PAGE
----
The 366 daily episodes in 2014 were chronological snapshots of earth history, beginning with the Precambrian in January and on to the Cenozoic in December. You can find them all in the index in the right sidebar. In 2015, the daily episodes for each month were assembled into monthly packages, and a few new episodes were posted. Now, the blog/podcast is on a weekly schedule with diverse topics, and the Facebook Page showcases photos on Mineral Monday and Fossil Friday. Thanks for your interest!

Monday, August 18, 2014

August 18. Permian reptiles

Bradysaurus, a Permian reptile
Reptiles were better suited to the dry, arid climates that were common during Permian time than amphibians, and reptiles proliferated and diversified during this time. The Pareiasaurs were large herbivores, two to nine feet long, with bony plates armoring their bodies. Reconstructions look rather like big horned toads. In some varieties the bony plates have grown together, suggesting that this group may be ancestors of modern turtles, but the group was extinct at the end of the Permian and it is not certain that they gave rise to descendents that became turtles. It may be that the coalescing bony plates, somewhat like turtles’ shells, might have developed independently in both lineages.  

Mesosaurs, of early Permian age, were among the first reptiles to return to the water. They were clearly adapted to an aquatic life, with webbed feet and a long, streamlined body. Its leg joints – wrists and ankles – were designed in a way that would have made it impossible for them to walk on land, but they might have waddled ashore to lay eggs as modern sea turtles do, but embryo fossils of mesosaurs are not associated with egg shells, so an alternative interpretation is that they bore their young alive. If so, they are among the first animals to do so.

A lot of the known Permian reptiles are lizard-like, several inches to a foot or so long, and many are presumed to have been insectivores, filling the ecological niche that similar reptiles do today. The basic body plan of these animals seems to have been well established by the Permian. One lizard-like Permian reptile called Eudibamus was described in 2000 from a fossil found in Germany. It is possibly the first bipedal reptile. And another, known from Madagascar, had a wide skin layer between its ribs that probably allowed it to glide like modern flying squirrels. All of these adaptations make it clear that the Permian was a time of experimentation and expansion for the reptiles.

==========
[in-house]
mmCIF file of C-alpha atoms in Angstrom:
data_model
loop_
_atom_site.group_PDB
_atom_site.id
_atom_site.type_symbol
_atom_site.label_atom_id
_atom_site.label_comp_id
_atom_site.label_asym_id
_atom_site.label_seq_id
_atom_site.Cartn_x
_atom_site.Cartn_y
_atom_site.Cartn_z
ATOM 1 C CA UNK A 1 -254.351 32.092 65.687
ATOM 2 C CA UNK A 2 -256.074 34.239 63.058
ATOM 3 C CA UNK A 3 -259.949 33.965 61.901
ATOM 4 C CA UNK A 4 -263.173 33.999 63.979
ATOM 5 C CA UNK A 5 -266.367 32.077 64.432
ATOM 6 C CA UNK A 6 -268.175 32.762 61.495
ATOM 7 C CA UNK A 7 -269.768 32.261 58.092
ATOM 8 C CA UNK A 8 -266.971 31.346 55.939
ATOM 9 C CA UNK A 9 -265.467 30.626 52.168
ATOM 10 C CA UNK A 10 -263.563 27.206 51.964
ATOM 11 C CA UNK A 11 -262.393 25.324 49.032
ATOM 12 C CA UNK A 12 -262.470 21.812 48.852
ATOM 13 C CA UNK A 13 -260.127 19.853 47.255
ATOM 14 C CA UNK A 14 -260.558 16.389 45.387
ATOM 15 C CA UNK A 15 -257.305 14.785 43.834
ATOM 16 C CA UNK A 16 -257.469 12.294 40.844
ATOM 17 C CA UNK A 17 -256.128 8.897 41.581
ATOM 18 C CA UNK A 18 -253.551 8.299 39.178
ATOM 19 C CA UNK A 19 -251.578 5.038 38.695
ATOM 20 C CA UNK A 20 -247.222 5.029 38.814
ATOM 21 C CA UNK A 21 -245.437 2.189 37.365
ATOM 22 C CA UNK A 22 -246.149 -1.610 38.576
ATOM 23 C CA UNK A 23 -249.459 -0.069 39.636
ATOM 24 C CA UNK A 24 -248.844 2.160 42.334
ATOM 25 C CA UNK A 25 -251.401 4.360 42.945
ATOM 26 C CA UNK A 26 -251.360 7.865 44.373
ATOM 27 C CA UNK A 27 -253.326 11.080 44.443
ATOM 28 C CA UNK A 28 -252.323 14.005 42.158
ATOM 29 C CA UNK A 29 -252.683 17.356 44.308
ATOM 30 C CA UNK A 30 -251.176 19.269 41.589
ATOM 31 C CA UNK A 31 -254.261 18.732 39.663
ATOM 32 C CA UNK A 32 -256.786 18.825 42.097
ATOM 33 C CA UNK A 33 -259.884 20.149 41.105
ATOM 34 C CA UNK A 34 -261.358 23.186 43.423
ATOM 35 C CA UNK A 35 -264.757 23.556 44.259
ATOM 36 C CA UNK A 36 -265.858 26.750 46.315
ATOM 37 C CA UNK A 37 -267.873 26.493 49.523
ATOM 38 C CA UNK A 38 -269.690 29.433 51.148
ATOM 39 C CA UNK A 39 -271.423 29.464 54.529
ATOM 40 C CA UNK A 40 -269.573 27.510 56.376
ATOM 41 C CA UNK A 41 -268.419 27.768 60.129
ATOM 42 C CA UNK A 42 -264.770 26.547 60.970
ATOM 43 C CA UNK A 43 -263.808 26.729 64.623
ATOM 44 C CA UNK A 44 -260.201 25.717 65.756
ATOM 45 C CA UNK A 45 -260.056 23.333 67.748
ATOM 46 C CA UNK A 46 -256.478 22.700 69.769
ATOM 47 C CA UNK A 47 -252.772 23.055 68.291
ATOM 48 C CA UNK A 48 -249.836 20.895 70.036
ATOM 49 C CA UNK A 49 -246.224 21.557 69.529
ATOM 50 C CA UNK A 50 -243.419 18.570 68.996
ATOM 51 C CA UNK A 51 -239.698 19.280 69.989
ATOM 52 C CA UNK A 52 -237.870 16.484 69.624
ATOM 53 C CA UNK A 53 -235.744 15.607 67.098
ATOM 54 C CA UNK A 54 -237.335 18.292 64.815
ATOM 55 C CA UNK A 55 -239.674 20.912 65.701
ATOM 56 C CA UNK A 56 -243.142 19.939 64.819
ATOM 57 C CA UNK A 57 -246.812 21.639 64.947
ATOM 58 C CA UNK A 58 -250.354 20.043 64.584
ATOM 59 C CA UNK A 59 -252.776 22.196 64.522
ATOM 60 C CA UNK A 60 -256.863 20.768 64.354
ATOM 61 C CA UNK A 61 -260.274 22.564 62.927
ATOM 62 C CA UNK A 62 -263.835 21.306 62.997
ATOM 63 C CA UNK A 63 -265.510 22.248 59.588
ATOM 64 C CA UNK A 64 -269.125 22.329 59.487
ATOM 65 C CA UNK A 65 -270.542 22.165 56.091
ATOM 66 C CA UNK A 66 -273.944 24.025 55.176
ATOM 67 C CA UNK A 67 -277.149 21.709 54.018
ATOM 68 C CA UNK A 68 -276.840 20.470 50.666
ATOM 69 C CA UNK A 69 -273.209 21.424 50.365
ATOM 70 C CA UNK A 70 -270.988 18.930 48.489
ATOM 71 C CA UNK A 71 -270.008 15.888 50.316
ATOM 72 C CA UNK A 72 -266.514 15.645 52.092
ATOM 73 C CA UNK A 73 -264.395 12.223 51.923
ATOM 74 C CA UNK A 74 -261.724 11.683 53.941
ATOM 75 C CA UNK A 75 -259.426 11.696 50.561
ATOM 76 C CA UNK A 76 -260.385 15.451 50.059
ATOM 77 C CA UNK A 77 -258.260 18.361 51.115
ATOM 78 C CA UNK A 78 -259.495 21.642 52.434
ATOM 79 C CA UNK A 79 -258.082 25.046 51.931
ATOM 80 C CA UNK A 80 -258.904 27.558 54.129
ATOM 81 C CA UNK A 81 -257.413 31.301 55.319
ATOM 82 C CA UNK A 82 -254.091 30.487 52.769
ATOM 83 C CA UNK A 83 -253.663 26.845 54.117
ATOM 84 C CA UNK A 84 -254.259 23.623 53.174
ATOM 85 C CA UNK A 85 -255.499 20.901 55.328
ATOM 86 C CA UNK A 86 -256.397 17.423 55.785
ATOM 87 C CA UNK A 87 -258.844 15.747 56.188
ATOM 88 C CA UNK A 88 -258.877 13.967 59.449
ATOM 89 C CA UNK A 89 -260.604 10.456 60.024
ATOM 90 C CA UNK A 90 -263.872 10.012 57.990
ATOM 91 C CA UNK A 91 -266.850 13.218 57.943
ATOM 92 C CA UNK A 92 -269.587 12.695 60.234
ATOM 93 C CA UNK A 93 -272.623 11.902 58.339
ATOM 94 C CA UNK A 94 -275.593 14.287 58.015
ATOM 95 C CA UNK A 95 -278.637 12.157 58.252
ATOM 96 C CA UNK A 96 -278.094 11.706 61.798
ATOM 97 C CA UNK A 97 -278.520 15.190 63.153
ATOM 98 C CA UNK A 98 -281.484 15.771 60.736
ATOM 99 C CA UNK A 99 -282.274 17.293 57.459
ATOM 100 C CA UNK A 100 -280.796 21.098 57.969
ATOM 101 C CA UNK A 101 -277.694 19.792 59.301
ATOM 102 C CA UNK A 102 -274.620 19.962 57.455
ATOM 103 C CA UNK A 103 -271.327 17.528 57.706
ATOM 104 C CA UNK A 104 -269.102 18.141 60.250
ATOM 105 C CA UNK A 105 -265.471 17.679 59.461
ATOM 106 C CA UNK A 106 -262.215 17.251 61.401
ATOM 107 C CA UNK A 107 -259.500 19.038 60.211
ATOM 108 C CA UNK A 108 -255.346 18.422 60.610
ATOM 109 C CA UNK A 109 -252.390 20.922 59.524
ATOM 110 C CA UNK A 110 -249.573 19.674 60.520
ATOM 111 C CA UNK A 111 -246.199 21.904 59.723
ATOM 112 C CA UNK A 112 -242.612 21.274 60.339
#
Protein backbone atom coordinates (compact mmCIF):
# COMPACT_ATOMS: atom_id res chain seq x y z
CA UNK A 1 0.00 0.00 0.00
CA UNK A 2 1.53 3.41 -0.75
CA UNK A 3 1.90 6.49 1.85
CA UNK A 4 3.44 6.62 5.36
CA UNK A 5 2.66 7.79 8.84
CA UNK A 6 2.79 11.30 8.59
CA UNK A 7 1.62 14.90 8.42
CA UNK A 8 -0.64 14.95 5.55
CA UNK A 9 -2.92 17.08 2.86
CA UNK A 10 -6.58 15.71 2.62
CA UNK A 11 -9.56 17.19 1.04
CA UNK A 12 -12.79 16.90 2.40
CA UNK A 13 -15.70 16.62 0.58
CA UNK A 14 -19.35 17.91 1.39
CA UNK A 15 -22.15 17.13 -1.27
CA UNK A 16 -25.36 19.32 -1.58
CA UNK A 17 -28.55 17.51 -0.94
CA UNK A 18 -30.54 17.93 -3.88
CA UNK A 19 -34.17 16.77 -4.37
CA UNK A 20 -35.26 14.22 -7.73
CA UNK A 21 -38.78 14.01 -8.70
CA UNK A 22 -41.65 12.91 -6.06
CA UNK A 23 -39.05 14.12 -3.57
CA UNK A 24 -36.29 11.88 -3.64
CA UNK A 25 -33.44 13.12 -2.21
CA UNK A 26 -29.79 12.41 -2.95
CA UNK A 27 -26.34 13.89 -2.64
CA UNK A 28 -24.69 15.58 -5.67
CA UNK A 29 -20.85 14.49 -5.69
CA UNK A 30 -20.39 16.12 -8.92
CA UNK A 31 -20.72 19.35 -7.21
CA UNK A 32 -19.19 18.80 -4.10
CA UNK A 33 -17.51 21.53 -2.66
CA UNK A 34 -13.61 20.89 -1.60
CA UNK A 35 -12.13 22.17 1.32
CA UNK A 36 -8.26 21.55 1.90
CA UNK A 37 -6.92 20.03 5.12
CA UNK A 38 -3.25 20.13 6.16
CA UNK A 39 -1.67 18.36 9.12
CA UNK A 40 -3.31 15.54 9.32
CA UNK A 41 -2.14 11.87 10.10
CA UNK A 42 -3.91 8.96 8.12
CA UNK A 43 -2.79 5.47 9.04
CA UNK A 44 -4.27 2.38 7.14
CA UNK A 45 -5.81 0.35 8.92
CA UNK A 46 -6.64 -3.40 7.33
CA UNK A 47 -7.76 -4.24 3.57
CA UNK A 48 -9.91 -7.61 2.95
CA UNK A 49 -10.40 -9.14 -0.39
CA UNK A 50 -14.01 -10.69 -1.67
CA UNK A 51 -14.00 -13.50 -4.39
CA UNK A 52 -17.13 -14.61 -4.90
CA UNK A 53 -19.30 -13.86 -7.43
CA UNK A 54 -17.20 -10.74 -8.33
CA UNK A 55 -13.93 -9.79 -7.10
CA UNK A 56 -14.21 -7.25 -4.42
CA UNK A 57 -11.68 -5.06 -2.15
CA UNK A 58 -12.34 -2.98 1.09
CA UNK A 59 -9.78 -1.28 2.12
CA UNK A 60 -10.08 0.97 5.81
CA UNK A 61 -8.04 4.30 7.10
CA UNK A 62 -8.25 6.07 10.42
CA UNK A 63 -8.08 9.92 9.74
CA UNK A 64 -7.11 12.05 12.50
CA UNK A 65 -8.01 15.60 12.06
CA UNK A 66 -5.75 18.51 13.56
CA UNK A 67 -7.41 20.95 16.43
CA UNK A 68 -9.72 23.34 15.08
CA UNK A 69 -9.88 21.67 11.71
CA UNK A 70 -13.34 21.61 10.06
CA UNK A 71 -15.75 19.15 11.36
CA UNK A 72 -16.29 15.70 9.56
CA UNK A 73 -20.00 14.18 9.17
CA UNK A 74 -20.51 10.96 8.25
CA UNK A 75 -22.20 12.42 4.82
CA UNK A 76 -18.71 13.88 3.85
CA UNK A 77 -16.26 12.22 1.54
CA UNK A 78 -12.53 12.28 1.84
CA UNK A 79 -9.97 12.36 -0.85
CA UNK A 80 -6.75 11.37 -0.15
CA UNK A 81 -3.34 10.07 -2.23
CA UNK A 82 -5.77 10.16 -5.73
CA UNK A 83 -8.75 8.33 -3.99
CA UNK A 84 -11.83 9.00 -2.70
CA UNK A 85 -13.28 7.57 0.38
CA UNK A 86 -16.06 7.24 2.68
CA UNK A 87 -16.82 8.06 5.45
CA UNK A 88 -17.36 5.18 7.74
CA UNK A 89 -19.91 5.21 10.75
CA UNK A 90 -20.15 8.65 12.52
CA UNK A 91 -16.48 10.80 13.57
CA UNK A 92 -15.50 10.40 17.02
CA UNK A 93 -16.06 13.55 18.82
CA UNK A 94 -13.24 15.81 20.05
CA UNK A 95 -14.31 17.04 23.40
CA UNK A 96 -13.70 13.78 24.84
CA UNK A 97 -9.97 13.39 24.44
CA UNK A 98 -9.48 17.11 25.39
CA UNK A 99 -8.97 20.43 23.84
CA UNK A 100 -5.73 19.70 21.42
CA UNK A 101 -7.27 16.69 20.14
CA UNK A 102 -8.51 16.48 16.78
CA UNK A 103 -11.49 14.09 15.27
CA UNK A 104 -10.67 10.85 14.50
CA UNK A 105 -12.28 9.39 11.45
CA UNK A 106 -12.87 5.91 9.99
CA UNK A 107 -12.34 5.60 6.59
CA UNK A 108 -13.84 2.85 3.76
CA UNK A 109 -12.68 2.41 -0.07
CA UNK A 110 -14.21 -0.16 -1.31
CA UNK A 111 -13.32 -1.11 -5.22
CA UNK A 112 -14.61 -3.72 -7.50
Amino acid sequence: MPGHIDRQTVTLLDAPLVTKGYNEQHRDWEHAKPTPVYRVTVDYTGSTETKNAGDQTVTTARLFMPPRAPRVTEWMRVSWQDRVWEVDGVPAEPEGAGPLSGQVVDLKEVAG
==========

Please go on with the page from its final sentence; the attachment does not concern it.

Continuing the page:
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On the night of August 17-18, 1959, the strongest earthquake recorded in the Northern Rocky Mountains struck the upper Madison River Valley near Hebgen Lake west of Yellowstone National Park. It measured about 7.4 on the moment magnitude scale and it triggered a huge landslide in Madison Canyon. The slide buried a campground, killing at least 26 people and damming the Madison River, which backed up to form a new lake, Quake Lake. The earthquake re-set the rhythms of geysers in Yellowstone Park and damaged buildings as far away as Butte and Bozeman. The fault scarps were as much as 19 feet high and can still be seen 50 years later. The faults were normal faults, dropping the Hebgen Lake basin down relative to the adjacent mountains.
—Richard I. Gibson

Drawing by Nobu Tamura ( used under GFDL

Road Log for the Hebgen Lake Earthquake Area, by Michael Stickney, Tobacco Root Geological Society Guidebook (2012), p. 71

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